Don’t Let Miles Taylor Get Away With Being a Fraud

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Don’t Let Miles Taylor Get Away With Being a Fraud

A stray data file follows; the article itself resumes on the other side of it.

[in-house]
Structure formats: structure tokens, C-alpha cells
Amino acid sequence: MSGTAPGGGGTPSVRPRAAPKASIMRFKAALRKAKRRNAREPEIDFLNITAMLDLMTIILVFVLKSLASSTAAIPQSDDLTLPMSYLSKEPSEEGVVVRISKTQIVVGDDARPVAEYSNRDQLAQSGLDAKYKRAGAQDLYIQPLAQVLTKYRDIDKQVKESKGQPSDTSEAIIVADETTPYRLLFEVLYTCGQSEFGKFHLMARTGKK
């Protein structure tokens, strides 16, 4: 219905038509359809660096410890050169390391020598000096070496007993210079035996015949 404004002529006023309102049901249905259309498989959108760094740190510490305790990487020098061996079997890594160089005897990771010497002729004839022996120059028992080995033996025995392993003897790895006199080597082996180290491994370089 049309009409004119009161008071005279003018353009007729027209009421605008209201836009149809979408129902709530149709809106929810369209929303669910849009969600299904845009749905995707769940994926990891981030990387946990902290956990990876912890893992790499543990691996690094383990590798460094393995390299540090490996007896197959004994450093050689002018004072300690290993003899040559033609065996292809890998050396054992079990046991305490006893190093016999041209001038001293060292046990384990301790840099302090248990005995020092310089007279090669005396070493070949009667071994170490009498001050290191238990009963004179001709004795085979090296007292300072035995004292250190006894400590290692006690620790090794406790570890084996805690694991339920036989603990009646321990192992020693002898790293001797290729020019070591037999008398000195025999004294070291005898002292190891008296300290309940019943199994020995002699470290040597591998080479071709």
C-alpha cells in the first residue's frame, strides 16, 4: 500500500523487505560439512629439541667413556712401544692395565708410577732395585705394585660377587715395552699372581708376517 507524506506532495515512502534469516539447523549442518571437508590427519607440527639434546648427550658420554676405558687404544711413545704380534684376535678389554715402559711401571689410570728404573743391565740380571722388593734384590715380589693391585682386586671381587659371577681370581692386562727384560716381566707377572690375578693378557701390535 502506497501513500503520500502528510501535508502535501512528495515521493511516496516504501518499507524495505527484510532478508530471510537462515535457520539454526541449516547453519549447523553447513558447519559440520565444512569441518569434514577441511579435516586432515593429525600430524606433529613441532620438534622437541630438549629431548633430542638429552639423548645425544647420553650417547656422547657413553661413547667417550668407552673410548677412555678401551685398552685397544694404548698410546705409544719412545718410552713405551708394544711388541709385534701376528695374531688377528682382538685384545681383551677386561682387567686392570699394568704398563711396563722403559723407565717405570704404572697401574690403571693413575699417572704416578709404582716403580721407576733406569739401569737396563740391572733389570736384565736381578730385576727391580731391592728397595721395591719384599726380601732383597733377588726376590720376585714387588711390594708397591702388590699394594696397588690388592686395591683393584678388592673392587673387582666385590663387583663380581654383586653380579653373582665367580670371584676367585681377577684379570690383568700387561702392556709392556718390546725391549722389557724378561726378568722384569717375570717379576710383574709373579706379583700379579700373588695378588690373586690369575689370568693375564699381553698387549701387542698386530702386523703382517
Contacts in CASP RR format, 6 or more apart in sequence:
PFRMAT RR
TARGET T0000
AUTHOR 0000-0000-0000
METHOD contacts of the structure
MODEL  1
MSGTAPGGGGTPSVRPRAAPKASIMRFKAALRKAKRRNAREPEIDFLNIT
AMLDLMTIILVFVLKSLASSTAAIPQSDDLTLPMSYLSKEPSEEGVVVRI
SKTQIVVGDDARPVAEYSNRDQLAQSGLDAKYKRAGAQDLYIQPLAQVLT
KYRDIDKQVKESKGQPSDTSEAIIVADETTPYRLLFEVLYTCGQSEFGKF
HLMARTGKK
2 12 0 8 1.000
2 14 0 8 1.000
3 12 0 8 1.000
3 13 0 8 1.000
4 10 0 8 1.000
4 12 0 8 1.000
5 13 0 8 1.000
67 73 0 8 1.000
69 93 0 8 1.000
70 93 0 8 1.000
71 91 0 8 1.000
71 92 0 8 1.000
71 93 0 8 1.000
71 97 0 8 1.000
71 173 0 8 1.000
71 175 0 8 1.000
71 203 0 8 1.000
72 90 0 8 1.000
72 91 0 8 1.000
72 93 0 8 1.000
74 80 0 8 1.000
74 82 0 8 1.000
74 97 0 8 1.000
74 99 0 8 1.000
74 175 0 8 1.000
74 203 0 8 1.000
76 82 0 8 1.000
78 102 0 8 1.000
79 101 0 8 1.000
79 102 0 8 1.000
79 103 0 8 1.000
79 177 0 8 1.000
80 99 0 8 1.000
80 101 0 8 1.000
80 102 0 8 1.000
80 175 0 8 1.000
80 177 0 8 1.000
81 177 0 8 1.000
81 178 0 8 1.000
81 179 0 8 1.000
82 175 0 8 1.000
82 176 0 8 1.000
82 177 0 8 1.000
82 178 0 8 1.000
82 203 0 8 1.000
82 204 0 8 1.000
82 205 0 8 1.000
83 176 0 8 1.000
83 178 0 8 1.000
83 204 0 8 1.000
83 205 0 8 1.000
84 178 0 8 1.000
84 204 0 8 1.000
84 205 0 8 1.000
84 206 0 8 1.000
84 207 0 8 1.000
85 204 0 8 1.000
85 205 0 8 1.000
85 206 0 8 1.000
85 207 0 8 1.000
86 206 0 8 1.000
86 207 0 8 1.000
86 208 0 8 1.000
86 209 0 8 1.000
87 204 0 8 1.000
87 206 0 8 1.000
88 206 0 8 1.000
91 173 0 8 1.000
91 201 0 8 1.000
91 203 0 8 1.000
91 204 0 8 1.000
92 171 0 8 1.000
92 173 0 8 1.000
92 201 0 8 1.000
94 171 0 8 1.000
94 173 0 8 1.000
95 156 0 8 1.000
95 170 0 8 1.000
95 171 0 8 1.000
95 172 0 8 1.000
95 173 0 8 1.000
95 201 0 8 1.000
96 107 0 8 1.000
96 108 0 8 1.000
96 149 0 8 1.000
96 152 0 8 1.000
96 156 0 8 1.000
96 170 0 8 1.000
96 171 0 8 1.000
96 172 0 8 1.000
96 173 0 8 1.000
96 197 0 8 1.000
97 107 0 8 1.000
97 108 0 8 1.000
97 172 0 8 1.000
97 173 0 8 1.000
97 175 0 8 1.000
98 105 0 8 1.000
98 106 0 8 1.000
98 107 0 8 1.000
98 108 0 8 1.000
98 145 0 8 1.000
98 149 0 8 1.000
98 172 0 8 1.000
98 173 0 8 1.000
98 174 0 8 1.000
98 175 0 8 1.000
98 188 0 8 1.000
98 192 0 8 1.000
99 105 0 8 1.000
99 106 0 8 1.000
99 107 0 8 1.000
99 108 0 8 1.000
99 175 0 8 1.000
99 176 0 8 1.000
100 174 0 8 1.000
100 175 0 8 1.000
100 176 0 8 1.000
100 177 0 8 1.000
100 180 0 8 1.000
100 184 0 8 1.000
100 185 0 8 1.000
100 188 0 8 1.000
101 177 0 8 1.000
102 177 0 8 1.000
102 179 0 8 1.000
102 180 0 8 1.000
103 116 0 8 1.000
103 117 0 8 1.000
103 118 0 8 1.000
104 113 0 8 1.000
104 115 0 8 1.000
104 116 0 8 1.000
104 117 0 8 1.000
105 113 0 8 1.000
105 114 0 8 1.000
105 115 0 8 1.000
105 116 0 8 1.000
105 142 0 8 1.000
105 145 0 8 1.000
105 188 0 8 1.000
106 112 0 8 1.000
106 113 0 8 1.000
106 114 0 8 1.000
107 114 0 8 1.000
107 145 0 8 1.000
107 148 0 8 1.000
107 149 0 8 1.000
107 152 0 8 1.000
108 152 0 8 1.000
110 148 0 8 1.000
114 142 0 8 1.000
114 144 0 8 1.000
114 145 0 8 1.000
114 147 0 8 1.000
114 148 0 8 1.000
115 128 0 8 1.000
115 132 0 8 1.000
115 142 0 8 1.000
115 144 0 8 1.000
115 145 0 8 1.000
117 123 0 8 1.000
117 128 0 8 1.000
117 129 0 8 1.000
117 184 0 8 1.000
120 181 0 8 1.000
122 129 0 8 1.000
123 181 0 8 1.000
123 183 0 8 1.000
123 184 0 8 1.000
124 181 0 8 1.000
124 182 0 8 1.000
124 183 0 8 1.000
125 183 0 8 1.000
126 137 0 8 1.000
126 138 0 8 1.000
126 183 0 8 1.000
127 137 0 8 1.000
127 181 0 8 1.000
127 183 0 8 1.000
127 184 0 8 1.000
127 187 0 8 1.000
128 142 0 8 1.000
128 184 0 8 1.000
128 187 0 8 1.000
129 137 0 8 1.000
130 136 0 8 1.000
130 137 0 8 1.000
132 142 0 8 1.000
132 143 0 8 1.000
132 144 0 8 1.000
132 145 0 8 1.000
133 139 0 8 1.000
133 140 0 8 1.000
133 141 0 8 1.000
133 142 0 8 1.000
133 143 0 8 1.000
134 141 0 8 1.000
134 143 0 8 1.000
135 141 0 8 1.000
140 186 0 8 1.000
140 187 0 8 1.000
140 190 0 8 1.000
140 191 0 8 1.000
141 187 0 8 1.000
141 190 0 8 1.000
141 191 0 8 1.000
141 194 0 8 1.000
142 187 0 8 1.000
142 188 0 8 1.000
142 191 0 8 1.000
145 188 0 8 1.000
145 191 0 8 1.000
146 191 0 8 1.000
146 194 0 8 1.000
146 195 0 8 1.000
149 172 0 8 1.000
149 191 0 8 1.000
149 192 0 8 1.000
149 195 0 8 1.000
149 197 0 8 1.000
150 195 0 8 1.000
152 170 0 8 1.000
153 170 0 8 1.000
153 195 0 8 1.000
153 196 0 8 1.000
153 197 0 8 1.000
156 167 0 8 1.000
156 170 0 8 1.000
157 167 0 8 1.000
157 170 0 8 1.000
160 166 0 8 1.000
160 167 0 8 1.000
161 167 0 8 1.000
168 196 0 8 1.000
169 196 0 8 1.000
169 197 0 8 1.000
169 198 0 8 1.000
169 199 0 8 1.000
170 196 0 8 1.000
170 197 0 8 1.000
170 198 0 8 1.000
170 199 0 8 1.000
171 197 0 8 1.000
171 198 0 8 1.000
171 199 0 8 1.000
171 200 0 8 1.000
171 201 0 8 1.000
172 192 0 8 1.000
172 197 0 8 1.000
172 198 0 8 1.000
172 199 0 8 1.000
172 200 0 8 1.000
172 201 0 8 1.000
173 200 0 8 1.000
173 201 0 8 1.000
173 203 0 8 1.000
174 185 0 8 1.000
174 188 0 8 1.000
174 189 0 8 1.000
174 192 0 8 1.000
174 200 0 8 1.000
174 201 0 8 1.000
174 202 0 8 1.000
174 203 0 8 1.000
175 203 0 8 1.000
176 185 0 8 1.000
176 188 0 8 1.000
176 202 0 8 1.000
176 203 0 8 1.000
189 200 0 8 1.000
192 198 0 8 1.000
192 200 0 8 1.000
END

The last four years have provided us with a number of tantalizing mysteries. Just how many Melania Trumps are there? Who was White House Covid-19 patient zero? What, exactly, is going on with George and Kellyanne Conway? Will we ever recover from the Trump presidency? On Wednesday, one of its least intriguing open questions was answered. The real author of the briefly explosive but historically flaccid New York Times op-ed “I Am Part of the Resistance Inside the Trump Administration” and subsequent 300-page version of that op-ed, A Warning, unmasked himself as Miles Taylor, a longtime Republican staffer who served as chief of staff to Department of Homeland Security Secretary Kirstjen Nielsen and Acting Secretary Chad Wolf. Given the possible names bandied about as Anonymous’s true identity—John Kelly! Bill Stepien! Mike Pence!—the revelation that it was Taylor, hardly a household name, was a bit of a letdown, even if it was always highly likely that the shadowy figure was going to be the White House equivalent of middle management. That Taylor has, since the summer, emerged as a vocal critic of Trump and ally of the anti-Trump Lincoln Project only makes it less surprising. Still, the revelation is revealing. It shows the extraordinary extent to which Taylor concealed his own complicity in one of the Trump administration’s most heinous acts: He helped spin the administration’s family separation policy—perhaps the most morally abhorrent policy of an administration that specializes in abhorrent policies—as being about “protecting children.” It also reveals not only the lengths that ex-Trump officials will go to launder their soiled reputations but the eagerness with which mainstream media and publishing institutions will help them do so. “I Am Part of the Resistance Inside the Trump Administration,” published in 2018, and A Warning, published in 2019, are almost comically inept documents, even with the tiniest bit of hindsight. Both consist of an endless litany of familiar criticisms of the president’s boorishness, stupidity, incompetence, and malevolence, without adding anything new to the most well-worn genre of the Trump era: people complaining anonymously to the media about the president’s personality and job performance. And both depict a group of determined government officials working in the shadows to put country above party and protect the nation from a dangerous and unstable leader. The overall sense is of a cabal of patriots who are in shock at what is happening around them (variations of “We all watched with a sense of doom” are peppered throughout) but are serious-minded and competent: They excel at stymying the president and yet, miraculously, evade responsibility for his administration’s moral failings. It is a portrait curiously at odds with much of what is happening in many departments under Trump. This is, after all, a government in which the Postal Service is barely functioning and the Department of the Interior is pushing Trump ads on its Instagram account. Taylor was offering a warning but also a reason to breathe easy: There are people working behind the scenes to make sure that Trump only fucks stuff up so much. The biggest problem with both documents is that they had so little new insight. Taylor always privileged preserving his own anonymity over providing the public with relevant information. Taking every precaution not to be found out meant that he couldn’t actually write much that was interesting or informative. After all, if he were to take us inside the Department of Homeland Security, where he worked, then we would know that he worked at the Department of Homeland Security! Now that we know that Anonymous was Taylor, however, it’s clear that there was extra motivation for obscuring particulars of his identity. Knowledge of Taylor’s involvement with the child separation policy would have jeopardized his growing status as a hero of the hashtag resistance, since he was actually complicit in the president’s horrific agenda.Taylor condemns the administration’s immigration policies in ways that are now darkly ironic. “In the process of bungling border security, Donald Trump has obliterated America’s reputation as a nation of immigrants. This is a deeply Republican, conservative, classical liberal conception—that the United States is a refuge for those seeking a better life,” he writes. Later, things take an even more absurd turn: “Sadly, you hear little repudiation of Trump’s anti-immigrant rhetoric from his homeland security officials, who appear to be living in a dazed state of Stockholm syndrome.”Taylor, it goes without saying, was one of these homeland security officials. He even helped launder the anti-immigrant rhetoric and sell the anti-immigrant policies! Those who keep their heads down will live to regret it. Cautionary tales are plentiful. Go no further than the president’s homeland security leaders, who, in a sickening display of bad judgment, conceded to a policy that increased the number of children ripped from the arms of their parents at the US-Mexico border. It left a stain on their reputations, their department, and the country. It was a seminal moment of Trumpism gone too far and a lesson for others. Trump’s character rubs off on people who came into government to do what is right. Before long, they find themselves supporting and defending policies they never imagined they would.One of the most disturbing aspects of this charade is the complicity of members of the New York Times op-ed page—though the primary offender, then-editor James Bennet, is no longer with the paper—and Twelve, a Hachette imprint, which published A Warning. Taylor’s employment at the Department of Homeland Security and role in the administration’s immigration policy were highly relevant to his critique. From a journalistic and moral standpoint, the Times and Twelve badly failed their readers. This was never someone who deserved anonymity. The public gained nothing from it. But Taylor has gained a great deal. Even if he didn’t benefit financially—he didn’t accept an advance and said he would donate his royalties to nonprofits—he has arguably gained something more valuable. His anti-Trump efforts have rebuilt his reputation. Taylor now has a gig at CNN, despite having obscured his work in the administration and despite having lied repeatedly about being Anonymous, even directly to host Anderson Cooper. He spent two years working in the agency behind the Trump administration’s most disgusting policies. Now he gets to spend the rest of his life pretending that he was actually a hero of the resistance.